|The ancient Kings of Nabstria:|
a powerful argument for democracy
It was in the reign of the present Burgrave's great grandfather that the underground passages were found again. Used initially as a place to store salted leeches, they were later converted into a resting place for those foolish enough to believe that, when the Burgrave said that he wanted 'honest, open opinions' on his latest policies, what he wanted were honest, open opinions. It is in this place that Burgrave Falco now incarcerates the enemies of the state: revolutionaries; Italians; anyone that mentions the Burgravina's facial hair. It is here that King Wilhelm of Gelderland is now held: and here he shall stay until he agrees to announce an end to the War of the Spanish Suck Session on terms acceptable to the Burgrave.
Colonel Zeigler arrives in the dungeons and approaches King Wilhelm's cell. Terrible sounds issue from within: strangled cries and sobs: 'No, in God's name I beg you - no more!'. Zeigler turns to the wincing sentry.
'Are we successful yet?'
The soldier shakes his head, sadly. There is more wailing and gagging.
'They are working the King hard, it seems', says the Colonel.
'That's the servants cleaning out the King's chamber pot, Sir: the King is still at breakfast'.
Zeigler is apoplectic: 'God's wounds - this is a prison not a hostelry'.
'We've been quite harsh on him, Sir: nothing but muesli and fruit juice.'
Zeigler storms off. Truthfully, things have not gone according to plan. Despite ingenious forms of torture doled out by the Burgrave's Sicilian Chief of Police, Wilhelm refuses to crack. In fact, there is a suspicion that he might even be enjoying himself. The only words that the King seems able to utter are 'More biscuits, please'. Perhaps the only source of real inconvenience for the King are the regular visits to his cell by Miss Nora Hindquarters, who, having checked that Wilhelm is properly restrained to his bed, then repeatedly kicks him in his conkers, on the basis that, as an activity, 'it never gets old.'
|The dungeons of Falkensteinburg: poor views and no|
tea-making facilities - no stars.
Above the hubbub of conflicting opinions, Bishop Munschrugge calls for silence. 'If we cannot use King Wilhelm in the way that we had planned, my Burgrave, then can we not make use of the information provided by Miss Hindquarters?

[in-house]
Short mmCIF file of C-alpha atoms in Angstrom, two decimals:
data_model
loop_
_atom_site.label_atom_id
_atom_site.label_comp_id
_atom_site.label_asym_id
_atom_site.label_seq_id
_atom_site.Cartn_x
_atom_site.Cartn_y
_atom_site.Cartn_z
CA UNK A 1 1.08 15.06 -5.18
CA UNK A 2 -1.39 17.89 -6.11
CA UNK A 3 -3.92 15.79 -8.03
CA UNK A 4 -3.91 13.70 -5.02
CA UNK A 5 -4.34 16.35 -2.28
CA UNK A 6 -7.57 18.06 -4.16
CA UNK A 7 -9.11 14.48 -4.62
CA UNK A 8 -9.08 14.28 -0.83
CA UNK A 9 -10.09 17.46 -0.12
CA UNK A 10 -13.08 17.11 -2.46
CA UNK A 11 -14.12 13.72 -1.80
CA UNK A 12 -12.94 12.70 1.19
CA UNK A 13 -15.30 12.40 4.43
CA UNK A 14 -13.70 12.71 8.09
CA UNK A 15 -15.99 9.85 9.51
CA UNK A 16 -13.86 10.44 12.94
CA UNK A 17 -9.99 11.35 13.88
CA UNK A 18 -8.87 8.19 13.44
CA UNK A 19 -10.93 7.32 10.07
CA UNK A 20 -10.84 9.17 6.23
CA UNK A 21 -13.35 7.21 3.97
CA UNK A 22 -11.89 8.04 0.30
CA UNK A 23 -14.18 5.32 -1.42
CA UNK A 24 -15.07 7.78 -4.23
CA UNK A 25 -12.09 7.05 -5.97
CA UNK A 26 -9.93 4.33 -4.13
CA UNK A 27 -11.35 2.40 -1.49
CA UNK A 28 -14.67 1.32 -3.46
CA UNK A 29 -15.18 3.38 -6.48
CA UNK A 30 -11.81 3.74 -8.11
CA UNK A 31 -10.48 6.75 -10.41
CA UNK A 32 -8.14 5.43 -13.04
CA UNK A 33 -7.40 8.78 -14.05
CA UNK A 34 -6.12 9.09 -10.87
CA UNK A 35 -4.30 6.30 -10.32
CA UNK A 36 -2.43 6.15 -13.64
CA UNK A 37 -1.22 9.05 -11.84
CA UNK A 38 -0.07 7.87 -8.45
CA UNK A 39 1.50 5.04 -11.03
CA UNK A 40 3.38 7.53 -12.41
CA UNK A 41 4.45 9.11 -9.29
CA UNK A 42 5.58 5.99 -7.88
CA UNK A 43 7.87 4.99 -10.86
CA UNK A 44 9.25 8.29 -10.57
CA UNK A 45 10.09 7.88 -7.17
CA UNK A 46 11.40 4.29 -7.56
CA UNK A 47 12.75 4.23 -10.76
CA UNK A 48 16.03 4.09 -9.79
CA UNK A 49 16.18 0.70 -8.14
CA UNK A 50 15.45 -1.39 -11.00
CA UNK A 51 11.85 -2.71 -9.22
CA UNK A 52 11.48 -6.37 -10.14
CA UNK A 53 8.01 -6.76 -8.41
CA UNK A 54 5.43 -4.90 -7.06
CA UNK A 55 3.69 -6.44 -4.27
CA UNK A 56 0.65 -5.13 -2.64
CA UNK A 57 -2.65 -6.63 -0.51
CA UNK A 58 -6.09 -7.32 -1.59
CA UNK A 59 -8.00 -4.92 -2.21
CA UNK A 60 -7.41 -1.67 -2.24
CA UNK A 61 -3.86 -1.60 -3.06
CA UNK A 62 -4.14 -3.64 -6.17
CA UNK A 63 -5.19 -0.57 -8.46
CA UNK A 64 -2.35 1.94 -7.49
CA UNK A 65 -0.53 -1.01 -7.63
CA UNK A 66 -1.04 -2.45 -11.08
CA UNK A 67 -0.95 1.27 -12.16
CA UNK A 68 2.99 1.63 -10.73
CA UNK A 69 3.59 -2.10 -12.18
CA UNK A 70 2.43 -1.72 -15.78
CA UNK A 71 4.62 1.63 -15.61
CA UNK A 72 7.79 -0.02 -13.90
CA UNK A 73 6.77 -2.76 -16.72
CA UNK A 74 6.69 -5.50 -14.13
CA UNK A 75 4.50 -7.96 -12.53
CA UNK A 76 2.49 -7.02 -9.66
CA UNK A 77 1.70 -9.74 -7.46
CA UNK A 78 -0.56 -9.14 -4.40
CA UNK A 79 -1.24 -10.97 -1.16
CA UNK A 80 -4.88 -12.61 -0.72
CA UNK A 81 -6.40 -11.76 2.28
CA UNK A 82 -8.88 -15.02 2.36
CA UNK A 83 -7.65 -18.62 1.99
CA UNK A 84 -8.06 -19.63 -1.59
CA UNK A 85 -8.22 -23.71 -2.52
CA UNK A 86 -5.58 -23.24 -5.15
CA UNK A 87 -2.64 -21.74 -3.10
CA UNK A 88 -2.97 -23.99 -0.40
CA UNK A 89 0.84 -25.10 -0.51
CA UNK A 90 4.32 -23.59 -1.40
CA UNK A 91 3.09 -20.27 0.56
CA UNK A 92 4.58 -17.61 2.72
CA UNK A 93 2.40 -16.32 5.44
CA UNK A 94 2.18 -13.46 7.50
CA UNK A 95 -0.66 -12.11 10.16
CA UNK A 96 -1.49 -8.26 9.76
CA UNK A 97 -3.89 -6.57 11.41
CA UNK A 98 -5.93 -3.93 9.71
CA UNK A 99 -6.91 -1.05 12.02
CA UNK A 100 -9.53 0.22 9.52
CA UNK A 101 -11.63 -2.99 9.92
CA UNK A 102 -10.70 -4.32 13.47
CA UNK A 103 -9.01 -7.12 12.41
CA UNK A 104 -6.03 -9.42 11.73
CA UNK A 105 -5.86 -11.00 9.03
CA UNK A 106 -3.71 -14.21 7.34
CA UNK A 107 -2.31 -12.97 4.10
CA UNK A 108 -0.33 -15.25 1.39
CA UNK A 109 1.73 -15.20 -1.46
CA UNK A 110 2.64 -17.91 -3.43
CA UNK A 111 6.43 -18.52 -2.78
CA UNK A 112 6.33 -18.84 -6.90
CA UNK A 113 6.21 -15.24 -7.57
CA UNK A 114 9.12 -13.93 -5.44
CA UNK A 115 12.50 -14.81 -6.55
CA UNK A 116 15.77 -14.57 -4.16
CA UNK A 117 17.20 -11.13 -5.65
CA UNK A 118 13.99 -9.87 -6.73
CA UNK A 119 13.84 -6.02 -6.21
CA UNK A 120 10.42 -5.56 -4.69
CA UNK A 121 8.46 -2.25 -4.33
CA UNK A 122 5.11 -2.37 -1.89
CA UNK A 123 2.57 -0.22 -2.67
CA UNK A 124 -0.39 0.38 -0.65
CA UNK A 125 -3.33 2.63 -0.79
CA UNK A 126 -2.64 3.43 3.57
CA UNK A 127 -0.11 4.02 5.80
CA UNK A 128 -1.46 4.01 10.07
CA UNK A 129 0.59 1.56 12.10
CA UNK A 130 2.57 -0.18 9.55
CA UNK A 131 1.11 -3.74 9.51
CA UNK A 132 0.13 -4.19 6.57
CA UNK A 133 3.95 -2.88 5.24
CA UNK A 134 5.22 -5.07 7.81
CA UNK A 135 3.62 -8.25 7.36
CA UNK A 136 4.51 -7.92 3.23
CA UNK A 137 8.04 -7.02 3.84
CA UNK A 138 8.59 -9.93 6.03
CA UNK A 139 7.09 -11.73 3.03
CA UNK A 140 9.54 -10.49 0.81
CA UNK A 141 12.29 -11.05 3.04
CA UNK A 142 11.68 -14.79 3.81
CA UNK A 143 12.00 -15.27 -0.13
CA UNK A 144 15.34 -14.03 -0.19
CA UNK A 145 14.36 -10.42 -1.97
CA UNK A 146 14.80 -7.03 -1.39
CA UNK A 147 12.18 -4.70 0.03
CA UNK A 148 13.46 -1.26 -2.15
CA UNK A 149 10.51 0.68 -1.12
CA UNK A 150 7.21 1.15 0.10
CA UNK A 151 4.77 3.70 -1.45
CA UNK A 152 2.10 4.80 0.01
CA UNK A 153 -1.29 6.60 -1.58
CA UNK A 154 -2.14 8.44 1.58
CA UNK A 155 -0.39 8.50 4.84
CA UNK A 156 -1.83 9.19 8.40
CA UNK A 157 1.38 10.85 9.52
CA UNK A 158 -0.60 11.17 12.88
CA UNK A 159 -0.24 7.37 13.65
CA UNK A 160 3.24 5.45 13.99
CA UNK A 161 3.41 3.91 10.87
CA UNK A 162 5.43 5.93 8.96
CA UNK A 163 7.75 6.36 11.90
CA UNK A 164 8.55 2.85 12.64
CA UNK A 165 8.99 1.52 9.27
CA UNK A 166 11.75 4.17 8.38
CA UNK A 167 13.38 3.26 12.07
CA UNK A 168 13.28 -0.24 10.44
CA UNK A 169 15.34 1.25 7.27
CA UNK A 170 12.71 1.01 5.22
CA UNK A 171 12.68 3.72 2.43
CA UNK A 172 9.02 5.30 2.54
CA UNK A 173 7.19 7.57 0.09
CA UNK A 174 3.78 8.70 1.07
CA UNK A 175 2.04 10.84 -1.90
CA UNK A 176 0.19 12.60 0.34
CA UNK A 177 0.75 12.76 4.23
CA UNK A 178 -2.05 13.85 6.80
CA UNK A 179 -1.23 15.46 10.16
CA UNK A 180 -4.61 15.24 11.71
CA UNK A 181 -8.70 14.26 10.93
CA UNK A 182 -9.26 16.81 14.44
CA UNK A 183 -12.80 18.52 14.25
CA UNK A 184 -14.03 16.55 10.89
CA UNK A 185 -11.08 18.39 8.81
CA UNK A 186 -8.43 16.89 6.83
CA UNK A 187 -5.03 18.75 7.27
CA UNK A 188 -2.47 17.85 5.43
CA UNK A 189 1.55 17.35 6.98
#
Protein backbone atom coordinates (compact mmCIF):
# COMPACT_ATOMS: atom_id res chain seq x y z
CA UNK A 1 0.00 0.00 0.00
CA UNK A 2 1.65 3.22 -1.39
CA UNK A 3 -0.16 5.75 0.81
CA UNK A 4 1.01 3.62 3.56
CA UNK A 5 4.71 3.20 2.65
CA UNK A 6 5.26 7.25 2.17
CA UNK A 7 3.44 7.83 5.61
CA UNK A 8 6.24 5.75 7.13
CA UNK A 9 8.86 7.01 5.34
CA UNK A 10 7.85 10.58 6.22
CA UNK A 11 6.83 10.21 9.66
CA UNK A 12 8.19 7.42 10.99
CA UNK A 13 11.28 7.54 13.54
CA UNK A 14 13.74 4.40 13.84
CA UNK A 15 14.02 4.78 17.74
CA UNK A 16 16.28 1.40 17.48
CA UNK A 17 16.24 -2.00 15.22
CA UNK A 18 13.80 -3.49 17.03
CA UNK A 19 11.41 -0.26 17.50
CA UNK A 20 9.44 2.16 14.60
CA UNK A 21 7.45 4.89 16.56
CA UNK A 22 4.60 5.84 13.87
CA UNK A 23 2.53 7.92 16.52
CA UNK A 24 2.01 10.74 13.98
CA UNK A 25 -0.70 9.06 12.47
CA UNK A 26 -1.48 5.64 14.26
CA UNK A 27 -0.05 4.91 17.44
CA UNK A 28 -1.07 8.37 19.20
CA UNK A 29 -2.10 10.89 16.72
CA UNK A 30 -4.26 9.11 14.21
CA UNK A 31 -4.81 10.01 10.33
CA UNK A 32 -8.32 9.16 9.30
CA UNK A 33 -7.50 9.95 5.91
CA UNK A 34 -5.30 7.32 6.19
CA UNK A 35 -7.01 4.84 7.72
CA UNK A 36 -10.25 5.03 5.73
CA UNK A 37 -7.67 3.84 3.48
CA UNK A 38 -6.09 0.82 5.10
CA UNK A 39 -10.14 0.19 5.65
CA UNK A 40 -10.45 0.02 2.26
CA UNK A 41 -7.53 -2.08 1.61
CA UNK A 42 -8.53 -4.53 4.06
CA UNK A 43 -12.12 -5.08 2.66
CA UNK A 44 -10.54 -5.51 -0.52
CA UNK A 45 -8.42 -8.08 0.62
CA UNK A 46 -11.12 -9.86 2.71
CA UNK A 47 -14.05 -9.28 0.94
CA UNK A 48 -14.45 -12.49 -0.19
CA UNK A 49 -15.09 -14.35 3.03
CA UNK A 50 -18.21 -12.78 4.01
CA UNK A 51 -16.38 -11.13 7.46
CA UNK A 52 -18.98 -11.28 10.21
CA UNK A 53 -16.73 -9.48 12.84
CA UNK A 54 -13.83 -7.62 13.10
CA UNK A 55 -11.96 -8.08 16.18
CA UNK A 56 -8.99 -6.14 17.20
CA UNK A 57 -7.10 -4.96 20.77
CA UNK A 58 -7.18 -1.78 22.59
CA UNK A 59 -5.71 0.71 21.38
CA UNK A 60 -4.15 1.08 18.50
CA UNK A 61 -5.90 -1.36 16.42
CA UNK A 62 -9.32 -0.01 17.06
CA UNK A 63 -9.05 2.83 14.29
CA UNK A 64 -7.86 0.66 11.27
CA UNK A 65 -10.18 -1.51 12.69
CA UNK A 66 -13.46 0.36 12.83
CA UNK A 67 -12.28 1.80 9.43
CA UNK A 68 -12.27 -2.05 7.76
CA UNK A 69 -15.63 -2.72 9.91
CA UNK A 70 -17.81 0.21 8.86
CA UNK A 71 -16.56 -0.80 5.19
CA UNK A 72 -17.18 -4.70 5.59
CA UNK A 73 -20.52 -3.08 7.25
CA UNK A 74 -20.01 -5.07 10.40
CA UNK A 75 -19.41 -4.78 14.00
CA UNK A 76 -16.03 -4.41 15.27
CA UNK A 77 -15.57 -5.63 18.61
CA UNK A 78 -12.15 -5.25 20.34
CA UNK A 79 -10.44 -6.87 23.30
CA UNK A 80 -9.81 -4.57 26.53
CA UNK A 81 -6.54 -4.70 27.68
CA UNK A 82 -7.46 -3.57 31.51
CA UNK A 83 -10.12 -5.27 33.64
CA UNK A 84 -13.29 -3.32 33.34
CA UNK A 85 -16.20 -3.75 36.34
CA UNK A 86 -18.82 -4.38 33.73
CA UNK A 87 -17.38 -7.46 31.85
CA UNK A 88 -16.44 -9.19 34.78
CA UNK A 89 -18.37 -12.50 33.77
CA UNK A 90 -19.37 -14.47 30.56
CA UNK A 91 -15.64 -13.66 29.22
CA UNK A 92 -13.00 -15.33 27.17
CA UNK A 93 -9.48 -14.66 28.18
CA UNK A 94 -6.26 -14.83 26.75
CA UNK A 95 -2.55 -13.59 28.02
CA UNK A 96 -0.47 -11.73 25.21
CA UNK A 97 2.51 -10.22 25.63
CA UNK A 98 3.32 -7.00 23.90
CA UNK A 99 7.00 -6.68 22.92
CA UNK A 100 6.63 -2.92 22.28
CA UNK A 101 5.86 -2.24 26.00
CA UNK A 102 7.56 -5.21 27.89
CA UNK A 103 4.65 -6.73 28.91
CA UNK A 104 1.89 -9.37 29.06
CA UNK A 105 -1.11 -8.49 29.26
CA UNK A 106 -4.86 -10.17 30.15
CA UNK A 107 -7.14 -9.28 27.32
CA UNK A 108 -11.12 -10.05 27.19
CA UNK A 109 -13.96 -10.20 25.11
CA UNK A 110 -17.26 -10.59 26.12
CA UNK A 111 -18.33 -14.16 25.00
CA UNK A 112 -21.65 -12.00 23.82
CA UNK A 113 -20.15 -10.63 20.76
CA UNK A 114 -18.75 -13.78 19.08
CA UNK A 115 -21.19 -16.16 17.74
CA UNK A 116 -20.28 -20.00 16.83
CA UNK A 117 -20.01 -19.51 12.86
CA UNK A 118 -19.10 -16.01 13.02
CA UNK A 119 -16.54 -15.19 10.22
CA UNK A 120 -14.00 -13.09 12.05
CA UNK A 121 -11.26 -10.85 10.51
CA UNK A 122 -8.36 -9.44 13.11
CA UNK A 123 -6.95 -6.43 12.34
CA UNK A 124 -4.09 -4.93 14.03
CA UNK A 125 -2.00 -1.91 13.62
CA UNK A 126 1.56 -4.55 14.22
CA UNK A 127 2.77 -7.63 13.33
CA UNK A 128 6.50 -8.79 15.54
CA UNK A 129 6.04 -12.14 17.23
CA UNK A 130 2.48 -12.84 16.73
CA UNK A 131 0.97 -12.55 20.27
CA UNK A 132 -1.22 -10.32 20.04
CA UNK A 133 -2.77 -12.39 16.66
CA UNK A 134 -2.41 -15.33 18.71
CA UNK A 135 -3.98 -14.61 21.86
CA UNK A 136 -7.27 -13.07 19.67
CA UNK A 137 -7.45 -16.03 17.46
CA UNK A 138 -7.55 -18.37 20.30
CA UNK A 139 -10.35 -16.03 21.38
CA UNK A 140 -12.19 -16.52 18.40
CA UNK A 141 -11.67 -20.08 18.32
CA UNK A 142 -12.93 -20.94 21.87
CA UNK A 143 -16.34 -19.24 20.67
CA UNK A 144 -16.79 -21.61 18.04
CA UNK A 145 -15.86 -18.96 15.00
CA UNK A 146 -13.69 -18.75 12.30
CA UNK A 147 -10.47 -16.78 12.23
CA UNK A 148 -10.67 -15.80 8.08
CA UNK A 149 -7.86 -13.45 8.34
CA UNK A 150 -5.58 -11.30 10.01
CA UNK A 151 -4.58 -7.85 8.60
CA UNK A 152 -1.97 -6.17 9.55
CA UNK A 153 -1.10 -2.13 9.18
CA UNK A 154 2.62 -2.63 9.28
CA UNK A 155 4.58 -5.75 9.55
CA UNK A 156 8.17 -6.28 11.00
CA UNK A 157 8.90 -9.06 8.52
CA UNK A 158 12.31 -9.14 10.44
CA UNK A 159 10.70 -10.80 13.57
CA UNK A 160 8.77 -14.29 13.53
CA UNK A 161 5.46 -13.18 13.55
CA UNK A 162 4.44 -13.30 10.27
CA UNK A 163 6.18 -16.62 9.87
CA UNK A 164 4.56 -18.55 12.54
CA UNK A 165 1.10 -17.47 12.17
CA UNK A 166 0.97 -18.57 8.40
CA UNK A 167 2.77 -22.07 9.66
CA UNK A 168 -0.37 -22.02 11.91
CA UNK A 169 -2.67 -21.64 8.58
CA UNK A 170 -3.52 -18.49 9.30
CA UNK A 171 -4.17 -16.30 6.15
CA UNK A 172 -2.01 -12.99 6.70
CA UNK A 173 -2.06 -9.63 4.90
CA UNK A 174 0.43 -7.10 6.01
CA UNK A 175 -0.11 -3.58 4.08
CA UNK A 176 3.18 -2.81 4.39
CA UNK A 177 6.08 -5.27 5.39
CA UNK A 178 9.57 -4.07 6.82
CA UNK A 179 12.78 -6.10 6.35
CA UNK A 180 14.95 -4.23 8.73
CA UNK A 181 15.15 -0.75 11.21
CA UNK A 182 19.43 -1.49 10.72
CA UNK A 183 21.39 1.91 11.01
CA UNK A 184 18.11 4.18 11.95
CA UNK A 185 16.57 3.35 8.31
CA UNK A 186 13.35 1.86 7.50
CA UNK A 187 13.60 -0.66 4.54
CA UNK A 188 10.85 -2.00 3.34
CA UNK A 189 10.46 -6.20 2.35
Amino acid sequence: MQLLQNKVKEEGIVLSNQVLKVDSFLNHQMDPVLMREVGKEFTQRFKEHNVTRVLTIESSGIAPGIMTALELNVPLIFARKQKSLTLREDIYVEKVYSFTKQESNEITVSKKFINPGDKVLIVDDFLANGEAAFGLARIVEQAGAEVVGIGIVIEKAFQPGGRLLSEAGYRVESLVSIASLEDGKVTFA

'What information is this?' pipes up Graf Decksluder, for once not banging on about the advantages of contingent maritime power in the joint littoral environment.
Second Councillor Hubert von Wornitzdaun, stands. 'I have seen Miss Hindquarters' report: the Gelderland capital may be surrounded by strong walls of the latest military fashion; but there is a weakness. There exists a little used postern gate in the walls on the eastern side. From there, it is possible to reach the mechanism that controls the main gate. A body of elite troops, well disciplined and well motivated, might be able to exploit this.'
'Yes, yes', says Graf Decksluder, 'but what about our troops?'
Wornitzdaun nods. 'If the force were commanded by an officer of vigour and enterprise, then that might suffice. Perhaps Colonel Zeigler, the man who captured King Wilhelm, would be just the man for the job'.
'Have you asked him?', asks Munschrugge.
Wornitzdaun nods: 'I broached the subject with him this morning when I encountered him in the courtyard.'
'Did he agree?'
'I couldn't quite hear what he said, but the hand gestures suggested that he wasn't keen.'
'Could he be incentivised?' asks Graf Decksluder: 'perhaps we could threaten him with Miss Hindquarters - show him the state of Wilhelm's conkers.'
As the debates rage in the council chamber, a dishevelled officer of Hussars hurries in waving a letter.
'My Lord, my lord! News from General von Rumpfler - our forces have engaged those of Bachscuttel!'
Bishop Munschruge takes the proffered missive and opens it, eager to learn who has triumphed: perhaps the judgement of battle has resolved Nabstria's strategic quandary .....